Editorial Notes



The King of Rivers. . . The Annapolis River, which flows southwest past the town of Annapolis Royal and empties into Annapolis Basis and, thence, the Bay of Fundy on the west coast of Nova Scotia.


Variety of Taste For a discussion of the picturesque aesthetic that lies behind the phrase and the surrounding lines, see the Introduction to Thomas Cary's Abram's Plains.


Nam'd for a pious Sov'reign Located in the area named Port-Royal by Samuel de Champlain, in 1604 and at the site of the French Fort Anne (1687f.), Annapolis Royal owes its name to Francis Nicholson, who captured the fort for the British in 1710 and renamed it in honour of Queen Anne (reign: 1702-1714), a member of the royal house of Stuart.


the Royal Port See the note to 30, above.


The decent Mansions Homes of particular historical importance in Annapolis Royal include the de Gannes-Cosby House (1708), the Adams-Ritchie House (1712), and the Totten/Bailey house (c. 1770). 


A Spire majestic rears it's solemn Vane Although a Church of England Mission was established in Annapolis-Royal in the 1760s and became Annapolis Parish circa 1790, the Anglican church in the village, St. Luke's, was not consecrated until 1791.  Viets's reference to "A Spire Majestic" suggests that an ecclesiastical structure existed in Annapolis-Royal as early as 1788.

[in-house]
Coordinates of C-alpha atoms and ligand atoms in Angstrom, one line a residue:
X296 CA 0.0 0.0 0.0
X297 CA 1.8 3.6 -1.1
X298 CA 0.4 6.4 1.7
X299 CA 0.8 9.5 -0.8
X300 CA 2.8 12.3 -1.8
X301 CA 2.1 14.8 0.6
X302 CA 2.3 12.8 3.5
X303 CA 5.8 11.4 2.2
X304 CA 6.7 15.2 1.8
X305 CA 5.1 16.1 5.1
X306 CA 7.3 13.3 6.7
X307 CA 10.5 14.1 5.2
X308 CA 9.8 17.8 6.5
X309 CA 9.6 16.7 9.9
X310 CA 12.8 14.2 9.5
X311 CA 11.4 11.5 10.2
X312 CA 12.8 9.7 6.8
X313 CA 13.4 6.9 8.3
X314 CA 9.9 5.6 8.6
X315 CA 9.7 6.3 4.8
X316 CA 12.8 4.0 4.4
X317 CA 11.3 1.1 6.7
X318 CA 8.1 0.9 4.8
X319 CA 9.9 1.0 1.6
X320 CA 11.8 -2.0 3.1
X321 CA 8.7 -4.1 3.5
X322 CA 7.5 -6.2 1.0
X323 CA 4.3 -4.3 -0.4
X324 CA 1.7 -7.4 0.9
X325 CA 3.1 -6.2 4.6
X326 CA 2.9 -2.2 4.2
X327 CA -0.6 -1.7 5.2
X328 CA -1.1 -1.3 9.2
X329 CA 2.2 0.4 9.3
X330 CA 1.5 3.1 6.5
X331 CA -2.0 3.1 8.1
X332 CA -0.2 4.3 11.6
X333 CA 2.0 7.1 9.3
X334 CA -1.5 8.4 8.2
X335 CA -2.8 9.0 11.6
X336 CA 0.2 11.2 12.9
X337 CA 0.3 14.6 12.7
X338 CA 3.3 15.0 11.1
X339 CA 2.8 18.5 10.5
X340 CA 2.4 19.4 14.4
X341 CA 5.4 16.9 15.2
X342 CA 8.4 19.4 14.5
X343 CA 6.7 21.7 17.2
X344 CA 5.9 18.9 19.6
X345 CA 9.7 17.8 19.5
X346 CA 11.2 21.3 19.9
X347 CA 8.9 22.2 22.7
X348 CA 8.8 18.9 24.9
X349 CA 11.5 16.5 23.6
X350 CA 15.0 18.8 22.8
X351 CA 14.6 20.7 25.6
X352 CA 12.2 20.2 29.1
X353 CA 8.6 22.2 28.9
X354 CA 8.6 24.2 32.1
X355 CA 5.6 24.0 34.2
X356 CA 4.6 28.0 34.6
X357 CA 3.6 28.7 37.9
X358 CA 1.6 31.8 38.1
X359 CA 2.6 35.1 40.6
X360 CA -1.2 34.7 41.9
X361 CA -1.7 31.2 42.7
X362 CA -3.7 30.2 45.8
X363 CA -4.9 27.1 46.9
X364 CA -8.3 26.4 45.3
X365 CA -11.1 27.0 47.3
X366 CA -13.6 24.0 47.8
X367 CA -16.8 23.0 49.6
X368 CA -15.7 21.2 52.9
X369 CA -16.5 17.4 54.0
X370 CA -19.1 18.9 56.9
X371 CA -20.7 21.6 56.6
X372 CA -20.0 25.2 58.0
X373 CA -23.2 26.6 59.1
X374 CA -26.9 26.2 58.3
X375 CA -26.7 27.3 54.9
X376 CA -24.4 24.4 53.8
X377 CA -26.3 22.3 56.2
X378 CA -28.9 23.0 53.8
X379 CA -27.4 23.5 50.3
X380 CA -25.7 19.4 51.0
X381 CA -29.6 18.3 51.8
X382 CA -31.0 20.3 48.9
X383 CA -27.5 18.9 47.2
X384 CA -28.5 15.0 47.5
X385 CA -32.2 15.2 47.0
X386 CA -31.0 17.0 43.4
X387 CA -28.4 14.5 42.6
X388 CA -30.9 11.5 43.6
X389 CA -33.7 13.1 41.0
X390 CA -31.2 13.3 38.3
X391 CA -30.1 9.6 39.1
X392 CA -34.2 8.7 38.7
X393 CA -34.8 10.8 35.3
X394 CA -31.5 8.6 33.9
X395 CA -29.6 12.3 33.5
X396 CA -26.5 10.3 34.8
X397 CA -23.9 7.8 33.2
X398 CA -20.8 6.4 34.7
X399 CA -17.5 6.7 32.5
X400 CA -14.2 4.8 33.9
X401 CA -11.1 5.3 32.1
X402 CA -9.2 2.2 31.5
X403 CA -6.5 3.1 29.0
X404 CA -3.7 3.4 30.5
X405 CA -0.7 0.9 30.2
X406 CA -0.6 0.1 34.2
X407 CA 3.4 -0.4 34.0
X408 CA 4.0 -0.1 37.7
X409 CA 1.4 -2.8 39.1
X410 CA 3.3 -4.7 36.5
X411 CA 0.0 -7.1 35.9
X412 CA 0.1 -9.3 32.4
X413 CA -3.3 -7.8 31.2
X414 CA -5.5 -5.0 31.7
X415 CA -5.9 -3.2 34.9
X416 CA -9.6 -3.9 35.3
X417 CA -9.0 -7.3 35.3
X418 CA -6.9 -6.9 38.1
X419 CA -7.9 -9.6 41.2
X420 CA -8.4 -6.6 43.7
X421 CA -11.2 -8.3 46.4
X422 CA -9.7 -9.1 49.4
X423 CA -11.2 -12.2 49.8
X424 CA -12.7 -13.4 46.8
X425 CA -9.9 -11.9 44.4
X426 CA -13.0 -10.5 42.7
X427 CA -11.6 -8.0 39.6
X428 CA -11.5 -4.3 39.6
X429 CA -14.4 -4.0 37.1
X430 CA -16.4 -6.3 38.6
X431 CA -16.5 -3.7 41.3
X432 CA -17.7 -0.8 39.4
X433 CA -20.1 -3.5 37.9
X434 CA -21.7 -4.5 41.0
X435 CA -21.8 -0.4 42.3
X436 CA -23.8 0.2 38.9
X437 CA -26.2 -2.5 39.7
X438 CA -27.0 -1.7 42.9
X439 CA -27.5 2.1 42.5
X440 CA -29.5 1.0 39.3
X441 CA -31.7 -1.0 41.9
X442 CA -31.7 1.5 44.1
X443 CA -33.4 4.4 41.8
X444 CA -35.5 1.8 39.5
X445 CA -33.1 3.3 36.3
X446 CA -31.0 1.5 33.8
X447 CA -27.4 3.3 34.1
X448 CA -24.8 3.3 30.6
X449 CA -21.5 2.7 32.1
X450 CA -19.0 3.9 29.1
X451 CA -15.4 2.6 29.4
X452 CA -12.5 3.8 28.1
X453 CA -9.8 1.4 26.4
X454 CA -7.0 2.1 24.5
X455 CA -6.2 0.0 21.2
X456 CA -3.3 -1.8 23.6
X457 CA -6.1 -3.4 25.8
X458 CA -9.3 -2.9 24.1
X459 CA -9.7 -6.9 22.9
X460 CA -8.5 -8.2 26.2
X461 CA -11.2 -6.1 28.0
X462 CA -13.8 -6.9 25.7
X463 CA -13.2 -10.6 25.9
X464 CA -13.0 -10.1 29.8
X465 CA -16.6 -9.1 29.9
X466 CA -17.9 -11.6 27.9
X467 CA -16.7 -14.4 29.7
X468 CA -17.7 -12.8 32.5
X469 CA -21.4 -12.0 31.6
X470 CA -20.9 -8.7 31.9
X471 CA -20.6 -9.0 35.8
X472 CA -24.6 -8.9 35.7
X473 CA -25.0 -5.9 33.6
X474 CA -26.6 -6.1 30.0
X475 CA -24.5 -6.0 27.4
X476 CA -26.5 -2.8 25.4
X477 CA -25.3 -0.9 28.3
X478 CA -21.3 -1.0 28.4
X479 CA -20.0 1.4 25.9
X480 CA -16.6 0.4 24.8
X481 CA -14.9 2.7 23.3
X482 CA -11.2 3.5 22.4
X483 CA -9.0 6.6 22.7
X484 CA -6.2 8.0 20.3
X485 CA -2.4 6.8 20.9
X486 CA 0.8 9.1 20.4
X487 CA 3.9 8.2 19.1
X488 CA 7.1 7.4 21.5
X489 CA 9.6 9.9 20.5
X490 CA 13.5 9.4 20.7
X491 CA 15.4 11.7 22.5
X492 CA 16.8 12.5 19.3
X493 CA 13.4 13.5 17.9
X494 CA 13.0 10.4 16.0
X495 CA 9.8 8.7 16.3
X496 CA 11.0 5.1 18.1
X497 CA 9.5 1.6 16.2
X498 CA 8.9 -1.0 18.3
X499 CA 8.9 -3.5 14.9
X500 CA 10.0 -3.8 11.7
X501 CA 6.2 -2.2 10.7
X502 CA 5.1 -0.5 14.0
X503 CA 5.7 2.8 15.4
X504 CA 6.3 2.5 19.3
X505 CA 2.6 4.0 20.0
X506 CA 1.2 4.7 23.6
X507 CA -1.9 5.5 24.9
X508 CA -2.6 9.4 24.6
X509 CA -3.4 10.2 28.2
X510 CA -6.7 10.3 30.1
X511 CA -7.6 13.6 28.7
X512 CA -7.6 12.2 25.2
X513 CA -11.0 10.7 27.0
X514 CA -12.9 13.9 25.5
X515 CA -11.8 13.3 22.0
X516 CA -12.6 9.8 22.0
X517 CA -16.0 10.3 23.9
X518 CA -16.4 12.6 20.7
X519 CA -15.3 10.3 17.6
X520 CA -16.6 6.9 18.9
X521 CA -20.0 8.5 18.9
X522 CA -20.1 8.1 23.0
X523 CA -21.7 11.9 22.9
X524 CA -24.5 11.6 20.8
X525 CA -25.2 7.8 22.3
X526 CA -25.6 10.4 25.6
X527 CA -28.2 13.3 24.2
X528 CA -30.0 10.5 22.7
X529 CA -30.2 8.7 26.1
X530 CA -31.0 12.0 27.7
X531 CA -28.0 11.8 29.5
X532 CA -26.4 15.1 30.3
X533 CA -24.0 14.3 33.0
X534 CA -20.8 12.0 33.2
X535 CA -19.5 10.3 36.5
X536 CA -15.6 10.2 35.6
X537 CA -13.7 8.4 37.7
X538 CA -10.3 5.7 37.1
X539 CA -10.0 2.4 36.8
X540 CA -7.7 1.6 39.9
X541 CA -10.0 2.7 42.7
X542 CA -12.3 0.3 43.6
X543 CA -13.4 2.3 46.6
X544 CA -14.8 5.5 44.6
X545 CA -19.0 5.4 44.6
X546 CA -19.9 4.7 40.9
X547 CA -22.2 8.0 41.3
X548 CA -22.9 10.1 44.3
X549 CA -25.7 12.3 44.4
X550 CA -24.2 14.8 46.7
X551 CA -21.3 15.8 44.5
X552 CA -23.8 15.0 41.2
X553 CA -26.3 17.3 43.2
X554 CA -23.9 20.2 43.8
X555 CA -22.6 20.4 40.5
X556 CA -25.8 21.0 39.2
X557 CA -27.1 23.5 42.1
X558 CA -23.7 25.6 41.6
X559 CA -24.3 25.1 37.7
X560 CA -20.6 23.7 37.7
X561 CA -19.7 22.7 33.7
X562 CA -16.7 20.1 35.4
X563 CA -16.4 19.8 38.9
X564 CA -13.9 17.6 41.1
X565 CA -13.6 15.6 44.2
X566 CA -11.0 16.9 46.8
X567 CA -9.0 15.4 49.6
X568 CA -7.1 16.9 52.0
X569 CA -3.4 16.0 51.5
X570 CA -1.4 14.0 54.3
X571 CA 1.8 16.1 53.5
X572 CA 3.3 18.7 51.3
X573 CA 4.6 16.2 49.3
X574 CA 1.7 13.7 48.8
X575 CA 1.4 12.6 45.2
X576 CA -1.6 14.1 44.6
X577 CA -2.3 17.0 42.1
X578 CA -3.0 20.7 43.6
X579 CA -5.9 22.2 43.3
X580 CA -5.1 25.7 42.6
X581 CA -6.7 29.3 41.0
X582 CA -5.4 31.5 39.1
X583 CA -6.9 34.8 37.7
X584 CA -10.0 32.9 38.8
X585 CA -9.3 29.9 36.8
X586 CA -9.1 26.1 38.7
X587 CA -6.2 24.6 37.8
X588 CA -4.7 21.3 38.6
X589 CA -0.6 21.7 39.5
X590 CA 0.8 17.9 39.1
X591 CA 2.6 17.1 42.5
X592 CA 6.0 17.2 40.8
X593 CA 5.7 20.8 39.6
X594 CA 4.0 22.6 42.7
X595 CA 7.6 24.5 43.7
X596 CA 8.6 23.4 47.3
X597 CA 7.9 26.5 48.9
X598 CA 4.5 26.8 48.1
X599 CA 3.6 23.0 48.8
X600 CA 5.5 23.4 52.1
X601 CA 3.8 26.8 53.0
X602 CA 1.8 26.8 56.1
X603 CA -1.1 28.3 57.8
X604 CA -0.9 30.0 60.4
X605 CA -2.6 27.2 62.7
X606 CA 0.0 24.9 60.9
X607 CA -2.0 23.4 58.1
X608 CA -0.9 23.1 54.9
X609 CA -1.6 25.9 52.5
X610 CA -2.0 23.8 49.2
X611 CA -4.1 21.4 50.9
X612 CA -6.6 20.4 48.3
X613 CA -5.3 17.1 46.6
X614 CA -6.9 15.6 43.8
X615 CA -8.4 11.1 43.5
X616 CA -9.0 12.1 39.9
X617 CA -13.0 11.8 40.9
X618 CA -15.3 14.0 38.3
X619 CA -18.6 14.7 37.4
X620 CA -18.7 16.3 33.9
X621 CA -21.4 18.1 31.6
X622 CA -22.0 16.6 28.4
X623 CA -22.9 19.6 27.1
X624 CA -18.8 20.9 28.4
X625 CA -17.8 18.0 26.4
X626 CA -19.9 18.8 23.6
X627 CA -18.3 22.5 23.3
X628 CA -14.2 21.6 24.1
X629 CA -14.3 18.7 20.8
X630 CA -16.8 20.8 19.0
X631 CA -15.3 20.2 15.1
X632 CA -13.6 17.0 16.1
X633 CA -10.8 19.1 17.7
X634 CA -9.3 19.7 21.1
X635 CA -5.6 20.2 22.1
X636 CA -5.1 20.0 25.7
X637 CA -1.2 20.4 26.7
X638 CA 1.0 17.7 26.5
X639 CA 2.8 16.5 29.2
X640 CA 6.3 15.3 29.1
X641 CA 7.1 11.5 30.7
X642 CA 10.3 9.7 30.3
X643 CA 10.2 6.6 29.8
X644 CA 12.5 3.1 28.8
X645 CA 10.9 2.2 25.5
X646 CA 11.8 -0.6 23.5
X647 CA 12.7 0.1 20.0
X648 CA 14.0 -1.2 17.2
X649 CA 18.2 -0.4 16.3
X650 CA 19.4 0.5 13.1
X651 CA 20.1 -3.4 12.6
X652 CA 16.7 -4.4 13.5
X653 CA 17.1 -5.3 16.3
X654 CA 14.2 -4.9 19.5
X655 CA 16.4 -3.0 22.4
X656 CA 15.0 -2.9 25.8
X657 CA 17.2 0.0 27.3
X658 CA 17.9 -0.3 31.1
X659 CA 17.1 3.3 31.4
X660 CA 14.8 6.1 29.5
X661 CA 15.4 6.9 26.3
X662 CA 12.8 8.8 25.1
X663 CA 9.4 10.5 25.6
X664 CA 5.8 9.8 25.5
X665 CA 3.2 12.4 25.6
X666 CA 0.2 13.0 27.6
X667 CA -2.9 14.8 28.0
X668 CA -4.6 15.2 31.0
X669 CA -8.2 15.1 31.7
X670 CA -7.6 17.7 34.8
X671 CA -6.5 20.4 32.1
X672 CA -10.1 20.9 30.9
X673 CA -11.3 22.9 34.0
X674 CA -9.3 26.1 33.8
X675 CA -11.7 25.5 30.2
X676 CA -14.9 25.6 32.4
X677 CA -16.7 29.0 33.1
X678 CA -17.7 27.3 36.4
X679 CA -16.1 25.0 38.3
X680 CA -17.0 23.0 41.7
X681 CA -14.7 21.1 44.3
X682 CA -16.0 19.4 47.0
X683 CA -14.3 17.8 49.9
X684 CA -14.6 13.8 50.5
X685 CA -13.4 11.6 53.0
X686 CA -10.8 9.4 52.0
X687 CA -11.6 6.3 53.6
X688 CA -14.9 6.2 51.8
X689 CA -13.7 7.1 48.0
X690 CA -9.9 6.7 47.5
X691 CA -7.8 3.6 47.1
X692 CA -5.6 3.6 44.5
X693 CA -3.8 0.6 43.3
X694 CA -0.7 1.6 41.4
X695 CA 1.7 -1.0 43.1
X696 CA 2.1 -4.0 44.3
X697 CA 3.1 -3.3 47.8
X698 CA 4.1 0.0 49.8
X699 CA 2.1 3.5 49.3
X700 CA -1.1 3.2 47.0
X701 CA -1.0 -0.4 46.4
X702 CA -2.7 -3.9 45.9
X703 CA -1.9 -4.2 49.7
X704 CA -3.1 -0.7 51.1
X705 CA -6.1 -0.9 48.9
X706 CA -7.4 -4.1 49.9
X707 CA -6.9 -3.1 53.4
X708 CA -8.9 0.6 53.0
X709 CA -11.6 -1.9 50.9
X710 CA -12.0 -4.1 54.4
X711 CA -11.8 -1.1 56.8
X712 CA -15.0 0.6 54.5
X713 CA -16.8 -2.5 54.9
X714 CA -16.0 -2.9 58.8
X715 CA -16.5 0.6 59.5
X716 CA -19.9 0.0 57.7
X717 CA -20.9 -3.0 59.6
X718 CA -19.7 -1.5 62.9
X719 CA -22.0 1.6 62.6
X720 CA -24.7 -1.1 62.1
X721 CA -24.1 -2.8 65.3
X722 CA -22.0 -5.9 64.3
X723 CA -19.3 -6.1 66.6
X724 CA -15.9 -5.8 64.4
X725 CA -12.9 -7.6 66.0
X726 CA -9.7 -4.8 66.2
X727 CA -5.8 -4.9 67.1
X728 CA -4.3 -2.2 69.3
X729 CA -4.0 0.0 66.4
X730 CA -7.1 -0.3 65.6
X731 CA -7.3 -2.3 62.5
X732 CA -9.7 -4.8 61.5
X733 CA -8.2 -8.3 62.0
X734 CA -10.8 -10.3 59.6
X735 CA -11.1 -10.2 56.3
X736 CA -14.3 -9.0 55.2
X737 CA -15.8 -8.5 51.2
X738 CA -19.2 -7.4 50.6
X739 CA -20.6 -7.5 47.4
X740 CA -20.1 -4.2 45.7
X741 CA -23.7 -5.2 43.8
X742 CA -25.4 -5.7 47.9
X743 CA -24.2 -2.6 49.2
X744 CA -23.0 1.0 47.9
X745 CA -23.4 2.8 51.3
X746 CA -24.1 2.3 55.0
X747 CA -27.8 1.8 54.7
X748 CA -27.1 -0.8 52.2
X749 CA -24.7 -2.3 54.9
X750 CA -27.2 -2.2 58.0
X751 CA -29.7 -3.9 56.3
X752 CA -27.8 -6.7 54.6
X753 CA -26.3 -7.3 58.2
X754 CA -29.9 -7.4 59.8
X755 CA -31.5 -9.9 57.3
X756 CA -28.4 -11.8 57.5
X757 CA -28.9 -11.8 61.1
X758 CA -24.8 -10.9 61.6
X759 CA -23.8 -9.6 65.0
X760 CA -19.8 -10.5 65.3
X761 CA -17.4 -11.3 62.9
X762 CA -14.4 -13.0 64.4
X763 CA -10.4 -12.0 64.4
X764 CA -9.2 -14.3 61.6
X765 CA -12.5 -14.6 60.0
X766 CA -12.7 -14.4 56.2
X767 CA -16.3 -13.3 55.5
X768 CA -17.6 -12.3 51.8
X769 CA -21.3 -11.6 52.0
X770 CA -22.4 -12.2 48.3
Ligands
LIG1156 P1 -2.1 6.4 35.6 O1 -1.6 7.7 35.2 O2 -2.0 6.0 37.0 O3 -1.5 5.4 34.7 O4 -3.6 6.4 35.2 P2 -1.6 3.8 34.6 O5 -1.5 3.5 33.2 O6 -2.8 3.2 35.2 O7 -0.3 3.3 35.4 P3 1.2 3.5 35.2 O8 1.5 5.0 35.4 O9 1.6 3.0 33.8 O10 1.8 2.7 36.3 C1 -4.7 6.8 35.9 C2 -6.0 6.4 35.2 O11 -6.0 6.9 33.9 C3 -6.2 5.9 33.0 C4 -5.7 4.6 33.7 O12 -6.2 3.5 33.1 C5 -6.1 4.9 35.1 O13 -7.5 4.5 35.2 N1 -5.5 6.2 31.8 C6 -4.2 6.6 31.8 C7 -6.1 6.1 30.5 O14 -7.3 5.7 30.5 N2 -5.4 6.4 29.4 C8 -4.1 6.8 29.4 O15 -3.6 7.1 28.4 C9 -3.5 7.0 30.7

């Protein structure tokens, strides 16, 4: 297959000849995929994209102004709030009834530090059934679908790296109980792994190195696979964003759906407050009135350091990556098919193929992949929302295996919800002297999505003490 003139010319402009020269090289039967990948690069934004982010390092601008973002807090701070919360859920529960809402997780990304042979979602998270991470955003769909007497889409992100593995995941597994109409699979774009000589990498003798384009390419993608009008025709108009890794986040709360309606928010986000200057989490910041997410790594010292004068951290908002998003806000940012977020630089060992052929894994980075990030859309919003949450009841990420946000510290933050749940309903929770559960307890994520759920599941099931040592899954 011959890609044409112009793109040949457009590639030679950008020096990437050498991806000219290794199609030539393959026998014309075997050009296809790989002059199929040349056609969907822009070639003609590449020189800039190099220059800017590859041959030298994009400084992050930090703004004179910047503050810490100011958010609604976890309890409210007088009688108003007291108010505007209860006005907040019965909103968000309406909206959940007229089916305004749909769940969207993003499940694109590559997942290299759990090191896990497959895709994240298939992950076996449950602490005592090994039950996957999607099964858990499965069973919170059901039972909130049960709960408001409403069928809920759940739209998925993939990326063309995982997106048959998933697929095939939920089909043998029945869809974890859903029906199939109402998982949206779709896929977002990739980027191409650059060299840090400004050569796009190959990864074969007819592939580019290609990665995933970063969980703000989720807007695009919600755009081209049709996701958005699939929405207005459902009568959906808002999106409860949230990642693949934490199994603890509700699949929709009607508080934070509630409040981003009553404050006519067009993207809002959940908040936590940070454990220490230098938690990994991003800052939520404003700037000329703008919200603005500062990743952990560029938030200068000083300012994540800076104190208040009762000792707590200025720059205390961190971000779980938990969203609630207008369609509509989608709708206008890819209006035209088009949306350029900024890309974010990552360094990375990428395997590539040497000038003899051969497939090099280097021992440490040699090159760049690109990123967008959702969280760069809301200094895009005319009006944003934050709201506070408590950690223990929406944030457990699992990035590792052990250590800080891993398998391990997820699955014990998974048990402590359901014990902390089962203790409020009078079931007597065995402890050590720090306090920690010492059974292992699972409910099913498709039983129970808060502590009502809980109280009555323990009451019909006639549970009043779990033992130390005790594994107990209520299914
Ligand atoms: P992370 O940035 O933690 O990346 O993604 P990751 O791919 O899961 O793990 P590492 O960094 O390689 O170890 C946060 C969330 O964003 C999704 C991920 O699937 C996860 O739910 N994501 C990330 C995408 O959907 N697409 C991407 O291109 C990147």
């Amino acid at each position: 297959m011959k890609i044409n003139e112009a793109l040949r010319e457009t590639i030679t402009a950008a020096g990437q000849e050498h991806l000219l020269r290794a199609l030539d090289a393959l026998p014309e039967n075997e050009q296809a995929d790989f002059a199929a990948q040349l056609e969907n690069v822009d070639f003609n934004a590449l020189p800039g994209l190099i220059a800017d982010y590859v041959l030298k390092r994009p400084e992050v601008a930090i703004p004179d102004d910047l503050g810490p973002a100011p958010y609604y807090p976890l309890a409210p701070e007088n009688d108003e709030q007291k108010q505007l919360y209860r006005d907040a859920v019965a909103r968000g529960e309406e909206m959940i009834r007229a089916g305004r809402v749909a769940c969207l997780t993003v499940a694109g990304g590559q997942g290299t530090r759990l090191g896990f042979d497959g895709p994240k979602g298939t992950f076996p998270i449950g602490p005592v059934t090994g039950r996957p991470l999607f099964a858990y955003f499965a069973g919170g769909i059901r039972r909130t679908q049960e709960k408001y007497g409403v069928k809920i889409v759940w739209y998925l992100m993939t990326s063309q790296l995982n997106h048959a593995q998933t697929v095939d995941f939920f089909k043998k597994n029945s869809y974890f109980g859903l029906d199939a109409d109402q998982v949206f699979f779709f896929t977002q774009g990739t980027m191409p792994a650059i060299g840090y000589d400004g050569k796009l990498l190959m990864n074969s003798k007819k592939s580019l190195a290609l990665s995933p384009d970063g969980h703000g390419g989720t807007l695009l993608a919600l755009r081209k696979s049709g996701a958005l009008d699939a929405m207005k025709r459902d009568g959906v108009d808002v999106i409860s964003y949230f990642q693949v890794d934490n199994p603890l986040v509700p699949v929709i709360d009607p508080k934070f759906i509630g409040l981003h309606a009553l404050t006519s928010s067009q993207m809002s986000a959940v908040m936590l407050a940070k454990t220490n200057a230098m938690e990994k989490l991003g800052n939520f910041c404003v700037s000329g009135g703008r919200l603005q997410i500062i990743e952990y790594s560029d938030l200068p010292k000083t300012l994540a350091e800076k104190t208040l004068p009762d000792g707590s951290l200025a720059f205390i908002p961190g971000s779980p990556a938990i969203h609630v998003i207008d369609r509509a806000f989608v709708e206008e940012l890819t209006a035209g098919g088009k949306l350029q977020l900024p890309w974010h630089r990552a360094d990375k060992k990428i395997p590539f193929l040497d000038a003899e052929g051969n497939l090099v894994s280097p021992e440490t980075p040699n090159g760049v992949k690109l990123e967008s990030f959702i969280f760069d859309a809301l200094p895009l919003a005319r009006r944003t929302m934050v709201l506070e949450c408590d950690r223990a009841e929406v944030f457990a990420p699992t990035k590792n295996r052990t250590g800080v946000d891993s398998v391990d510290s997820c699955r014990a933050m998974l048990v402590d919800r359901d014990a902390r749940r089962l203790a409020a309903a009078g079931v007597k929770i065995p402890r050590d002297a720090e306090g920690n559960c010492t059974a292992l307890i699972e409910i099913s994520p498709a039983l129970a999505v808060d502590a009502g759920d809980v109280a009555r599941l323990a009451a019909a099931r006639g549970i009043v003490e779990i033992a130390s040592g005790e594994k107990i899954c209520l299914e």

their Pastor. Almost certainly, the Reverend Jacob Bailey (1731-1808), the Massachusetts-born minister of St. Luke's Church (see note 62, above).  A preacher in the Congregationalist ministry prior to his ordination in the Church of England in 1760, Bailey sided with the Loyalists during the American Revolution and as a consequence moved to Nova Scotia in 1779.  A good deal of information about his years in Annapolis-Royal (1780-1808) appears in William Stoodley Bartlet's The Frontier Missionary: a Memoir of the Life of the Rev. Jacob Bailey, A.M., Missionary at Pownalborough, Maine; Cornwallis and Annapolis, N.S. . . .(Boston: Ide and Dutton, 1853).  See also the entry on him by Julie Ross and Thomas B. Vincent in the Dictionary of Canadian Biography 5:47-48.